The Scarlet Letter is a novel that explores both sin and the moral values it infers between man and God. Written by Nathaniel Hawthorne and published in 1850, The Scarlet Letter takes place in early Puritan Boston. The Puritan faith strongly emphasized moral values and strictly governed the people. Throughout the course of the novel, Nathaniel Hawthorne shapes Pearl's character in a way that serves as a living symbol of the sins committed by Hester and Dimmesdale, and in a similar fashion as the scarlet letter itself.
Inherently, Pearl already is the most prominent piece of evidence of the adultery, as everyone in the town associates her with the vile, putrid sins they see Hester and Dimmesdale as committing. When the prominent men in town discuss whether Pearl should be taken from her mother and put into what they think is better care, they use a tone that suggests inadequacy, or a poorer standard of existence, perhaps.
Out of context, one may perceive them to even speak of an animal, let alone a living, breathing human child, just as worthy of every ounce of respect that any other person should draw.
Even the young children of Boston know that it is Pearl's mother who shoulders the scarlet letter, and for that they reject her as a public outcast and social inferior. Though they may not completely understand why the community shuns Pearl and her mother, the children blindly accept this fact nonetheless. This fact highlights another supporting theme of The Scarlet Letter: society acts as rails upon which persons in that society, lacking the full-confidence required to think independently, must travel on. Publicly accepted estimations of a person or group's worth are sightlessly transmitted and received by followers in society.
Aside from the innate connotation that Pearl, the child of an adulteress, bears, Hawthorne furthered the tinge by actually developing her character in a way that highlights and reflects the sin that brought her into being. Pearl is the character that is most in tune with nature, as displayed when she is in the forest and plays with the plants and trees. She even manages to interact with a squirrel and his nut in a playful manner. However innocent this may seem, one must keep in mind that the forest is a place of evil in society's eyes; it is where the witches and the black man congregate; it is the origin of society's problems. In effect, Pearl's link to the forest may seem to highlight a positive side to this "little imp", but in actuality it only supports her wicked undercurrent.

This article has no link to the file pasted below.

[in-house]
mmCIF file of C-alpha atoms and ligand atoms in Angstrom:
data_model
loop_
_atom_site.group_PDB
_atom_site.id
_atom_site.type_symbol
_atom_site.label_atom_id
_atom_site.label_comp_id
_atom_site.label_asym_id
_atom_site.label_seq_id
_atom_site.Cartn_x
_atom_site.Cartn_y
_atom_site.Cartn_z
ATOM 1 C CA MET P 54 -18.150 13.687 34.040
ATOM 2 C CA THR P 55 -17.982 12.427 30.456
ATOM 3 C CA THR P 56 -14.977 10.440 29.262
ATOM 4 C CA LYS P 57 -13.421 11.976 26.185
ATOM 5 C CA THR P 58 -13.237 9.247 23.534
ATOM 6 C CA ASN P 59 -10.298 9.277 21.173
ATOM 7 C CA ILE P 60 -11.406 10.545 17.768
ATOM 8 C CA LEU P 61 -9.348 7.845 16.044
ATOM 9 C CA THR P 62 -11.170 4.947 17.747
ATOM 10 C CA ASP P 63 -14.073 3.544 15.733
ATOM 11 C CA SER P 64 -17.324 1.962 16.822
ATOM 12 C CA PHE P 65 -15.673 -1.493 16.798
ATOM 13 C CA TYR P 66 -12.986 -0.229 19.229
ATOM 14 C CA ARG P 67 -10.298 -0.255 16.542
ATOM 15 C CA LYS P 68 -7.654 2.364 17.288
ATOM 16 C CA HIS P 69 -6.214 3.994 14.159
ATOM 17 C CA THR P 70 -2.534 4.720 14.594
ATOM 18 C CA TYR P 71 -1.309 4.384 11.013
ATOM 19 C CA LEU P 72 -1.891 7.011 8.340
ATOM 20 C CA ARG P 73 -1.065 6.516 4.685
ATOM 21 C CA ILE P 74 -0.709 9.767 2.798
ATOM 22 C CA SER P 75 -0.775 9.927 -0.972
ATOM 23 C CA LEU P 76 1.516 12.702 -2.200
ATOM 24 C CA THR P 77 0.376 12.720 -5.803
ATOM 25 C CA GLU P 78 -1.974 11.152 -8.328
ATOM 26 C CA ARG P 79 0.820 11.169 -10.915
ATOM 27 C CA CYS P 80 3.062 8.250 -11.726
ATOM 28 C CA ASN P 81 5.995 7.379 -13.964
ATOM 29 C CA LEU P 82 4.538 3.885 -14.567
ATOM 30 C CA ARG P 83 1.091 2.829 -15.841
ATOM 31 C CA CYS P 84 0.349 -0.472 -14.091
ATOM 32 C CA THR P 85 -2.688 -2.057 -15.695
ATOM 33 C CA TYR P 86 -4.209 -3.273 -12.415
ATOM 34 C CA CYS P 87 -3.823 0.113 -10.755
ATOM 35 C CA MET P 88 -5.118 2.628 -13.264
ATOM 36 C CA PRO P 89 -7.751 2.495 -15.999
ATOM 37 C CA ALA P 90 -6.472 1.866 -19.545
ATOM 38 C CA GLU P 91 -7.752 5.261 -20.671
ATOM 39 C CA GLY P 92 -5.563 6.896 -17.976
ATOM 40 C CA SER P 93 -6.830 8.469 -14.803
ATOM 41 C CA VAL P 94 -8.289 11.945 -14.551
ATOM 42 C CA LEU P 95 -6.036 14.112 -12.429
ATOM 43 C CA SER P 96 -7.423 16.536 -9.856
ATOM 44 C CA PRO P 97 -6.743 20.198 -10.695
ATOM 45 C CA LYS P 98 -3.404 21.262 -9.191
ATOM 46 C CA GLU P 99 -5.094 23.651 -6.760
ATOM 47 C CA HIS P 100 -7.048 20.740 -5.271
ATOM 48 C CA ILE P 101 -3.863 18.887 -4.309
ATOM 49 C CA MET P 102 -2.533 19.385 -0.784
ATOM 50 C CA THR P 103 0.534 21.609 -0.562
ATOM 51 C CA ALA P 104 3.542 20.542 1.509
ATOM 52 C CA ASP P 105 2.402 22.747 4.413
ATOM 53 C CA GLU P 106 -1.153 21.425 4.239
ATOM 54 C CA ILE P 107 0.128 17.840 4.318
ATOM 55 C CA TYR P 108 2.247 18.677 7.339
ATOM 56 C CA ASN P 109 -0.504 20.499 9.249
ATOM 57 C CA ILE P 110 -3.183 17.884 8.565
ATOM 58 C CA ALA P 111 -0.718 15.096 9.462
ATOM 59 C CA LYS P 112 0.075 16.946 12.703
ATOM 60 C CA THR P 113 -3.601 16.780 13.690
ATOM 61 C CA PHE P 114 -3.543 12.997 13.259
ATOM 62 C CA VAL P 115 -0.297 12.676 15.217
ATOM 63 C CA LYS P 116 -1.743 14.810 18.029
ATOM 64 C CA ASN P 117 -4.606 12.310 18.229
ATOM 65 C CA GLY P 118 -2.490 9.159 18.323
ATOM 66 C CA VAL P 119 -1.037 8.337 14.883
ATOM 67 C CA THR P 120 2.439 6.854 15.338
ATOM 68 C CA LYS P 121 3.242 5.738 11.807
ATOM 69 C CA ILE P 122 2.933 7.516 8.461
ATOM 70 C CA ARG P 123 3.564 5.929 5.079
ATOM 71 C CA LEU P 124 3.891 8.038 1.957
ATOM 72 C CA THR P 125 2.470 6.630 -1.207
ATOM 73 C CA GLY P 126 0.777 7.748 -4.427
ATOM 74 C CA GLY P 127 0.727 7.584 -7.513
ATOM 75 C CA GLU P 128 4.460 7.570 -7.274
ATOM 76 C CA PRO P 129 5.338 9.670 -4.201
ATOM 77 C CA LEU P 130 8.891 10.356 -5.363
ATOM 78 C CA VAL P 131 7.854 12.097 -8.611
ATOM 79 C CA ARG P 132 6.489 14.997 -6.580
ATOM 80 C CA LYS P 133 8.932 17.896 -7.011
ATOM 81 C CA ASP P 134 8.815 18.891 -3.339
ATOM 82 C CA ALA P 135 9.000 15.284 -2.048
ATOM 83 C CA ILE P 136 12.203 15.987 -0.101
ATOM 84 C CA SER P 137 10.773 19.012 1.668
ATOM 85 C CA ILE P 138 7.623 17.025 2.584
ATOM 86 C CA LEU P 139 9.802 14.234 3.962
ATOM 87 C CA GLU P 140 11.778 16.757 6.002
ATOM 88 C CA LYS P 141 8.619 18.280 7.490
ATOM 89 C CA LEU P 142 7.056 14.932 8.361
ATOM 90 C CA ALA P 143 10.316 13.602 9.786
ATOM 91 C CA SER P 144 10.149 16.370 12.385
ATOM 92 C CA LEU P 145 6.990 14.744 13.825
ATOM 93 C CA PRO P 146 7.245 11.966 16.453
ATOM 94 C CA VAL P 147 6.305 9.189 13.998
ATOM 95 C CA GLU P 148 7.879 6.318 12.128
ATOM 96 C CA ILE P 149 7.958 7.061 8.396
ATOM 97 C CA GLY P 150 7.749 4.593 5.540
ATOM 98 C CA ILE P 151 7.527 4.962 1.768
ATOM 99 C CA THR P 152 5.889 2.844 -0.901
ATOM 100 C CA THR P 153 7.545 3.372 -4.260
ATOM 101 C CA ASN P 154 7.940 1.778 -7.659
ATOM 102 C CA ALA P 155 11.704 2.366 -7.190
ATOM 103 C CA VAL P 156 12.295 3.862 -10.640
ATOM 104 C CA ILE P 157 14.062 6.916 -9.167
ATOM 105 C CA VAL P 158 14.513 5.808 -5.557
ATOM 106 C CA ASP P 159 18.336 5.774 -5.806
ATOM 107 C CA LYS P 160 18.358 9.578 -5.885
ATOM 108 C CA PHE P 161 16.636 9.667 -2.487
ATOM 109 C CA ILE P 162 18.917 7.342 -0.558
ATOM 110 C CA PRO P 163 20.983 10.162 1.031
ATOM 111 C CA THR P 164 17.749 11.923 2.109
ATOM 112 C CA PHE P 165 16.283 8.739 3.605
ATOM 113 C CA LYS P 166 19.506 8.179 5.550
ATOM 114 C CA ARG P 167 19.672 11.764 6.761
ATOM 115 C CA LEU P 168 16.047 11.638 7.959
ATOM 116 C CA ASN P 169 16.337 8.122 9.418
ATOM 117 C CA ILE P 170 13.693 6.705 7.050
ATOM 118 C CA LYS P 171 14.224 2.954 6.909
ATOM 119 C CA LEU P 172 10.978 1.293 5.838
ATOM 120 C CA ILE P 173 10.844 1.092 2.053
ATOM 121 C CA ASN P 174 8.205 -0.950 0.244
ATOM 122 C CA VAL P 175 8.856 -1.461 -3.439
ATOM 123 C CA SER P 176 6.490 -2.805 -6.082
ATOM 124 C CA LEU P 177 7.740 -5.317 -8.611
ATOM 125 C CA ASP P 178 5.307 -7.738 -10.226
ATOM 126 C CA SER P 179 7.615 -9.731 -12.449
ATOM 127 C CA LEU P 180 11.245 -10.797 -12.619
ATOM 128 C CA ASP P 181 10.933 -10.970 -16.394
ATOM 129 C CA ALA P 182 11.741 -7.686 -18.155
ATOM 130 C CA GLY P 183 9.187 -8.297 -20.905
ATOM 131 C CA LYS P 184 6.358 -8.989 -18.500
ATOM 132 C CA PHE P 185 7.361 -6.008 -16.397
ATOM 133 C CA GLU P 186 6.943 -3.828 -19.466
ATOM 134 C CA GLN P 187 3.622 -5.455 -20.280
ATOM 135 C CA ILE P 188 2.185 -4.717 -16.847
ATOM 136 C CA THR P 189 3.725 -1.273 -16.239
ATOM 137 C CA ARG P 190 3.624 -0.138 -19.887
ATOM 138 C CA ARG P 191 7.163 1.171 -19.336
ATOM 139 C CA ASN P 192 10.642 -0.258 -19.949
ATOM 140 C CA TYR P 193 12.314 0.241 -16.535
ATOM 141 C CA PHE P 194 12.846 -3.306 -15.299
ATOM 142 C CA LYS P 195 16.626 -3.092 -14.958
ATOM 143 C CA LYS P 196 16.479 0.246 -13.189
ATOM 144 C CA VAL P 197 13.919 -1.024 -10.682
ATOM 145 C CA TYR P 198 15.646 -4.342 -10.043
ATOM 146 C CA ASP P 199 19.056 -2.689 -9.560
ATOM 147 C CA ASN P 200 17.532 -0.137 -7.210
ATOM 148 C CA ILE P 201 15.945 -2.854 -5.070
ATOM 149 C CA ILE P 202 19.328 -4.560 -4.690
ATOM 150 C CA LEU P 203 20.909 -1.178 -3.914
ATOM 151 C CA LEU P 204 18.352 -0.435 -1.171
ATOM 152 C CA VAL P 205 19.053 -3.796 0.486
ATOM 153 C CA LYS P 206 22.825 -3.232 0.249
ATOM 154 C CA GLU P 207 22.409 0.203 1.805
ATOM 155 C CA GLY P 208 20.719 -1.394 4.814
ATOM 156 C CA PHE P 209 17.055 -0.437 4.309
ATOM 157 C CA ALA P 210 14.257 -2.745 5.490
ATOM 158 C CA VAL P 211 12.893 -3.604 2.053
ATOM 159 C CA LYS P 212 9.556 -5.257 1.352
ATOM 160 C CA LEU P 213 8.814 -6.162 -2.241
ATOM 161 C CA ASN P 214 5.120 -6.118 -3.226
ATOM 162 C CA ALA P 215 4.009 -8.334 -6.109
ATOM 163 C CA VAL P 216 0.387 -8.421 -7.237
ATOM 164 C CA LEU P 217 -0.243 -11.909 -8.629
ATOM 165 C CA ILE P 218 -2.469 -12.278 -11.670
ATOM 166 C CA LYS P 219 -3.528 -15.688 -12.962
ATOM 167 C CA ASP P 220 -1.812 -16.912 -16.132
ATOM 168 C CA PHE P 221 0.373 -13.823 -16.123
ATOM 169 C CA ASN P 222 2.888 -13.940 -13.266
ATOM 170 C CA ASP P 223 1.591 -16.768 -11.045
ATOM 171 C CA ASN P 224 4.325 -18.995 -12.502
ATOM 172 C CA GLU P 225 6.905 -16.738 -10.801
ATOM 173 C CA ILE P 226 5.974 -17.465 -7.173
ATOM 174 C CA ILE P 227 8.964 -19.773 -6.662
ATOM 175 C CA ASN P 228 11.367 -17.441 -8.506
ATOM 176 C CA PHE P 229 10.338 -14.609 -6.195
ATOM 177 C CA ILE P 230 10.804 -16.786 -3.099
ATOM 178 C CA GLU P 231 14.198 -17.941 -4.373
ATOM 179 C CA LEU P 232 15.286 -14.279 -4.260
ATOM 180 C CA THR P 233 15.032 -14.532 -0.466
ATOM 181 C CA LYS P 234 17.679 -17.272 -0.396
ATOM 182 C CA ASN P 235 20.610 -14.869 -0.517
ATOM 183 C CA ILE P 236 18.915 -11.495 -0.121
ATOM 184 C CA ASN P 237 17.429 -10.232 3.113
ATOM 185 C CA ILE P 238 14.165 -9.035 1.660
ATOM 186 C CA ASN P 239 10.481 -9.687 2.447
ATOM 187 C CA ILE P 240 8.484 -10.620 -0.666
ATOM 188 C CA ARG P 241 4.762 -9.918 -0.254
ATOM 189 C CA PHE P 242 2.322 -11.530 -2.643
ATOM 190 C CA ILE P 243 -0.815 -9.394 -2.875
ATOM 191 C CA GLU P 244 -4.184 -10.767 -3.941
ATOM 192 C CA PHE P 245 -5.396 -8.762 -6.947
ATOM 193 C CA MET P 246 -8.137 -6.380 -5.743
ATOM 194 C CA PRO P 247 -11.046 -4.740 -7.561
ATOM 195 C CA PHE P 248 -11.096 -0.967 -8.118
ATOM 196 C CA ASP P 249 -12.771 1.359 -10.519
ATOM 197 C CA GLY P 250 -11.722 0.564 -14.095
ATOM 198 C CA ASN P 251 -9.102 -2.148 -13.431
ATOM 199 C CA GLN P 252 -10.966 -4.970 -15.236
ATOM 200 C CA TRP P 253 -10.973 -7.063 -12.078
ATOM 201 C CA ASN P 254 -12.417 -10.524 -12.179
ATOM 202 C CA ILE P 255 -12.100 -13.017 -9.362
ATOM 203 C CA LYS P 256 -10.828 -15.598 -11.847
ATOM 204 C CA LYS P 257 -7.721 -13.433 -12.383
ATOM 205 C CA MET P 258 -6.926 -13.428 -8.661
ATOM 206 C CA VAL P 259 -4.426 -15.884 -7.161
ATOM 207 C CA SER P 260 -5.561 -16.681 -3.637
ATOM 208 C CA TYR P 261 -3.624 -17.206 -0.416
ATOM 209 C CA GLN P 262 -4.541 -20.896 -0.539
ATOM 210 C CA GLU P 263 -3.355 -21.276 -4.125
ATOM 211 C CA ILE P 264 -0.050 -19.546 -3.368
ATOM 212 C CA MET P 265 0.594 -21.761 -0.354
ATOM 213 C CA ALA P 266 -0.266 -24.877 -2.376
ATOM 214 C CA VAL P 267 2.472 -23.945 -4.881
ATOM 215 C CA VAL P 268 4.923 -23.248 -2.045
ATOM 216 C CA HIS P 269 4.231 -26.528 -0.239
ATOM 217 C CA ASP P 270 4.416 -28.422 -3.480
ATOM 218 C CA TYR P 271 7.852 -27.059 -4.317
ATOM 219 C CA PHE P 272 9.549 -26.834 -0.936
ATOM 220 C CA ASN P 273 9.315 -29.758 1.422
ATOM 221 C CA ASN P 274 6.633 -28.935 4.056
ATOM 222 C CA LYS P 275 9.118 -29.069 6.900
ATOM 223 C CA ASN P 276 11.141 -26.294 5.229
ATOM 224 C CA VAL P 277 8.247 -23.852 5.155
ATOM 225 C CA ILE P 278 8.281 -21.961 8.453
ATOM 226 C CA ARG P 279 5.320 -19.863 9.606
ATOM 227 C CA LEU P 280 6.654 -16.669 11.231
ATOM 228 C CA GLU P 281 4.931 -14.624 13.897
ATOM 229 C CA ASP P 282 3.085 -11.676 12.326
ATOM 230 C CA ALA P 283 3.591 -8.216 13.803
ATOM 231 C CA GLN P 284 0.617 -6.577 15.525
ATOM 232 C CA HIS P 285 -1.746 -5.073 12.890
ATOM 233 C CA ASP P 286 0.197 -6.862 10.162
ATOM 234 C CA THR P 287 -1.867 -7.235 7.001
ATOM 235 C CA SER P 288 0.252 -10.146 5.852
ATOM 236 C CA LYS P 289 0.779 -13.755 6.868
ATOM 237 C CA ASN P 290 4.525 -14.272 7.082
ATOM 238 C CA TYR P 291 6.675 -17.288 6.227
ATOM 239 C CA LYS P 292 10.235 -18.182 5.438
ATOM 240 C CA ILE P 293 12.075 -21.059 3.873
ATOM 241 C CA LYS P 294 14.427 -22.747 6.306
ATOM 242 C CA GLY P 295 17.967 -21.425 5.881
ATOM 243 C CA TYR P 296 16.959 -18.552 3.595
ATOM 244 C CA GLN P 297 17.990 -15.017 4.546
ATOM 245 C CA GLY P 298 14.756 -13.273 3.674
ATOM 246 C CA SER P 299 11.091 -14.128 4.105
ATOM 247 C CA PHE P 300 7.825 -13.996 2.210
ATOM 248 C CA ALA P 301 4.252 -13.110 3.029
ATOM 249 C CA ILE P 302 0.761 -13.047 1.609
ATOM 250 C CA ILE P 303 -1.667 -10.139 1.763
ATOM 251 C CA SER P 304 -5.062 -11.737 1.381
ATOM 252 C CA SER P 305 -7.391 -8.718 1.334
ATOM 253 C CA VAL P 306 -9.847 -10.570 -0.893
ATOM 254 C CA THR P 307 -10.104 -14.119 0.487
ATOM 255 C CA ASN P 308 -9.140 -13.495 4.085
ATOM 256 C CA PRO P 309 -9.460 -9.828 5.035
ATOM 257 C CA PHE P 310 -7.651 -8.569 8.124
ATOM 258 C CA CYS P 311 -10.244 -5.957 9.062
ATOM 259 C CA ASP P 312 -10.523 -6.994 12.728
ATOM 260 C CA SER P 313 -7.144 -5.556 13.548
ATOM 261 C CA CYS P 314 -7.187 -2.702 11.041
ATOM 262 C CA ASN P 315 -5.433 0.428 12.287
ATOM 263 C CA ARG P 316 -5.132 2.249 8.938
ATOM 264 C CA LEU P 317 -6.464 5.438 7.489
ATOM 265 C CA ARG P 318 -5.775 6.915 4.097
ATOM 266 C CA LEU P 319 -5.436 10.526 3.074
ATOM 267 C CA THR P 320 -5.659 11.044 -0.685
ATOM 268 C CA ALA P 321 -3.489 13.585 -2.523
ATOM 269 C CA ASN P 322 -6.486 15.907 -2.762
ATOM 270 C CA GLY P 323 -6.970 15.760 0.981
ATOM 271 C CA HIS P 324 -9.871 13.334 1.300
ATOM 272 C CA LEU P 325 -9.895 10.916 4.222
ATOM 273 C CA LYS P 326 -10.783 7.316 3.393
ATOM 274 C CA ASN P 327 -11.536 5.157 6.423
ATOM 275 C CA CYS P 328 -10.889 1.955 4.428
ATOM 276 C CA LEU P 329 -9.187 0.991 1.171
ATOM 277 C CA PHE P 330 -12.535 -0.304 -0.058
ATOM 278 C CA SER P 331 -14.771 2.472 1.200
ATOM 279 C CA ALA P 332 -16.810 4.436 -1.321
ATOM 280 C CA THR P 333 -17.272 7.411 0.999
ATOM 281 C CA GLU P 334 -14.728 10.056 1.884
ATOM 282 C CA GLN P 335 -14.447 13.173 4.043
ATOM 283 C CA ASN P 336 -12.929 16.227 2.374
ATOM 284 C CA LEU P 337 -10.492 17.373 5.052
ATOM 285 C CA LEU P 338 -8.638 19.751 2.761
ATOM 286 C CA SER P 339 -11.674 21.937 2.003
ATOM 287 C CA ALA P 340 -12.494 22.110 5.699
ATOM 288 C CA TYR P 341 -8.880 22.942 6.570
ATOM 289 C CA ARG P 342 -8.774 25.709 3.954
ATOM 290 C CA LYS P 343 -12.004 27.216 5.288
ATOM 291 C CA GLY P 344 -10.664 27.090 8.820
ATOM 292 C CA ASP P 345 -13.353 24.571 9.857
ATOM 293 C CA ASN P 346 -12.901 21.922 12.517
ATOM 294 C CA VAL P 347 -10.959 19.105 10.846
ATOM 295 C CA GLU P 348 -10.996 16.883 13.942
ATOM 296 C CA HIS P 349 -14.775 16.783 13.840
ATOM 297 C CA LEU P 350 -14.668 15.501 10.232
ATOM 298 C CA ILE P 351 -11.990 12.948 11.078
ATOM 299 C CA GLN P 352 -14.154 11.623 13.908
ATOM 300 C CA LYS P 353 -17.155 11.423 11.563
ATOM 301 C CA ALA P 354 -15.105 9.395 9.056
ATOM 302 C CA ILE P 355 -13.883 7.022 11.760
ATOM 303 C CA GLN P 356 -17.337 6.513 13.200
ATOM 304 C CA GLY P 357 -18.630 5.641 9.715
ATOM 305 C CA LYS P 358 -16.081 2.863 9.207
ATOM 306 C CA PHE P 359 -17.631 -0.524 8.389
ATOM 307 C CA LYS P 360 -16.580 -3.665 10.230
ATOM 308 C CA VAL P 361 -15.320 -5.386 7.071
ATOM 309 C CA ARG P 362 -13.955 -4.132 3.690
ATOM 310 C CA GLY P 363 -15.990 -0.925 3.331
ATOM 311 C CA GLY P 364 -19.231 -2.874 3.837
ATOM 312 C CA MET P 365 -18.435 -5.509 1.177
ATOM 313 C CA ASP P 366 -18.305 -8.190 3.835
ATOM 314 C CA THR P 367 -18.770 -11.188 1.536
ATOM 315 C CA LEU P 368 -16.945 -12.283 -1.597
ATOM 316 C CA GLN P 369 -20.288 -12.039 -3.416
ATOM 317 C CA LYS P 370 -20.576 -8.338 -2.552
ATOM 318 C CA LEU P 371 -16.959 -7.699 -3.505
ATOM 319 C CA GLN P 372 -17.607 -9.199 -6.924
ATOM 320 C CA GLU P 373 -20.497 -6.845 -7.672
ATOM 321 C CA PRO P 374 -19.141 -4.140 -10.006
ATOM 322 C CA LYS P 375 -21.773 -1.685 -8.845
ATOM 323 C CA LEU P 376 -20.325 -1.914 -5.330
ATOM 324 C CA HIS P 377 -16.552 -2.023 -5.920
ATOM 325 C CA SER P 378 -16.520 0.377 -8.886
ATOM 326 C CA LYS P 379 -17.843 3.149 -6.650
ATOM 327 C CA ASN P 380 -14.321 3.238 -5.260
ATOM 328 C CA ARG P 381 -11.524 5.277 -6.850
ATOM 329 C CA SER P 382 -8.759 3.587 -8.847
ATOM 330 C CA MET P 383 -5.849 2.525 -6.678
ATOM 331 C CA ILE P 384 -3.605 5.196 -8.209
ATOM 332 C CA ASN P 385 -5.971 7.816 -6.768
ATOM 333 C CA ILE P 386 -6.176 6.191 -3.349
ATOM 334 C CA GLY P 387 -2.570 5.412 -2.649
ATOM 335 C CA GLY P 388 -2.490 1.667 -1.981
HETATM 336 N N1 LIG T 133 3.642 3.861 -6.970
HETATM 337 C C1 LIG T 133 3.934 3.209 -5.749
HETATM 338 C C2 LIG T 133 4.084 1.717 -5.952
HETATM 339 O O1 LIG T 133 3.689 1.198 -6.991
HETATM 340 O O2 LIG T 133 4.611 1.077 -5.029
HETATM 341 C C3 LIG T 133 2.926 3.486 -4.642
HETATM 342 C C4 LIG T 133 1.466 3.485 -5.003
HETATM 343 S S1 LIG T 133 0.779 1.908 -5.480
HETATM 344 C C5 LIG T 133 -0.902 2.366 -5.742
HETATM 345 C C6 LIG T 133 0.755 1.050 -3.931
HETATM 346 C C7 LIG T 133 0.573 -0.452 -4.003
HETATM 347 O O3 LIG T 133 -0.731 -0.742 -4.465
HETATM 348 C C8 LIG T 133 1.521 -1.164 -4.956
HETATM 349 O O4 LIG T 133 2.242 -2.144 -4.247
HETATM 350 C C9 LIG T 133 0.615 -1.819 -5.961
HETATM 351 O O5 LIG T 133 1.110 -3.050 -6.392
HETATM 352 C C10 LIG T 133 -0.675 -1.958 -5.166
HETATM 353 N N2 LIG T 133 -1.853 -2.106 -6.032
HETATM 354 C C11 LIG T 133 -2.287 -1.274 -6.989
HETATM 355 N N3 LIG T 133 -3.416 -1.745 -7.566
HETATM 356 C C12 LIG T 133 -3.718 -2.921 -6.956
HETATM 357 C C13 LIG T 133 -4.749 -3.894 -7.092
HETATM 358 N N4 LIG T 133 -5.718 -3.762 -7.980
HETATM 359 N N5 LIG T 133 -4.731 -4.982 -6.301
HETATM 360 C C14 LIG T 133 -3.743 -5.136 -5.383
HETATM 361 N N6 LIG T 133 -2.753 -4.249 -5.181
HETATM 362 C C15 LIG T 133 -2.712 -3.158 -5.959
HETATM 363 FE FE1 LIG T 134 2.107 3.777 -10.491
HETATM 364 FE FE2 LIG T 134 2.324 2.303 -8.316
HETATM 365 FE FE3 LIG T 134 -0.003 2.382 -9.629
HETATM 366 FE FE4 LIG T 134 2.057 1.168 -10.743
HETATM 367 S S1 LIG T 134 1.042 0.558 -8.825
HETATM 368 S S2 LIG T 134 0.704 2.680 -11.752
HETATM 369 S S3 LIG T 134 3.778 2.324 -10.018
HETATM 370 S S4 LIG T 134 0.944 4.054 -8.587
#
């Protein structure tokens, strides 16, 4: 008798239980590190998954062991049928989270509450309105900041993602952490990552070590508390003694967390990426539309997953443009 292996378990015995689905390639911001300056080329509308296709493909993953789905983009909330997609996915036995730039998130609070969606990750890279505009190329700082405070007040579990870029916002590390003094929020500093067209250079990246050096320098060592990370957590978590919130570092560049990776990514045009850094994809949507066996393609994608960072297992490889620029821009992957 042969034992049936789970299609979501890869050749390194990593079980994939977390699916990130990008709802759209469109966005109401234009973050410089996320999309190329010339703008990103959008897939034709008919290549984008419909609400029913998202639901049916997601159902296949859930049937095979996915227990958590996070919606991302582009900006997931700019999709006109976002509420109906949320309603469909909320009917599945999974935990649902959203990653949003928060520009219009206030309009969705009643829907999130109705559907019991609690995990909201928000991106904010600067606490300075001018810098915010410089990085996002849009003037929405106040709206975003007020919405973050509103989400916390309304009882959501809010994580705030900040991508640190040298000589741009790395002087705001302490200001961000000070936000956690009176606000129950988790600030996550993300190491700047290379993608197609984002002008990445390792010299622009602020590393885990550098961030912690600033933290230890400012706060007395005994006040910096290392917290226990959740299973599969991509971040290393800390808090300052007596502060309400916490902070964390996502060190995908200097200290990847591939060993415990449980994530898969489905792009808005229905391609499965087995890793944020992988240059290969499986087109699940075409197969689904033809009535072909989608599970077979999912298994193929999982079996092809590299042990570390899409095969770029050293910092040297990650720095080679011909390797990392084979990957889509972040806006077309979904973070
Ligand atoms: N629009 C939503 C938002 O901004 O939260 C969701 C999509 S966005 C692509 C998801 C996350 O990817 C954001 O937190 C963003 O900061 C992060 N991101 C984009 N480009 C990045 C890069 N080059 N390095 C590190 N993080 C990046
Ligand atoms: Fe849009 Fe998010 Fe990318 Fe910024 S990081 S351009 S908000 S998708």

When Hester first receives her sentence to wear the scarlet letter on her chest, the entire town viewed it as symbolic of one thing: adultery; an immoral crime that depreciated her value as a person. Up to the point when Hester leaves Boston, the "A" upon her breast had come to almost represent "able" in reference to her ability to offer aid to the elderly and sick, or "artist" as an indication of her unique, masterful ability with needle and thread. Just as the meaning of the "A" varies through the novel, Pearl's character also develops and changes immensely through the tale's sequence of events. Throughout the majority of her childhood, Pearl seems to be searching for her father. Hester goes so far as to tell her that she will never know an earthly father, but will have to wait until she has a heavenly father. As she matures into an adult, she abandons her childhood belief that she has simply been picked off a rosebush and comes to terms with her illegitimacy. Only then is she able to fully bloom into a life free of the preconceptions regarding her past and plant the seed of her own life.
The letter and Pearl often serve similar purposes as put forth by Hawthorne. For example, both are products of the sin of Hester and Dimmesdale and keep the sinners in constant remembrance of the act. Dimmesdale accepts both Pearl and the letter privately, but in public, society dictates that he denounce their value. And perhaps one of the most obvious similarities is their color; the letter is red and Pearl often takes pride in adorning herself in scarlet garments.
In sum, Hawthorne fully succeeded in crafting Pearl's character as a mirrored reflection of the scarlet letter and its associated meanings. His novel, The Scarlet Letter, is abound with symbolic mechanisms, many of which support this relationship between Pearl and the letter. It is in this way that Pearl and the letter can be viewed as two versions of the same symbolic device, both contrived by the same sinful act.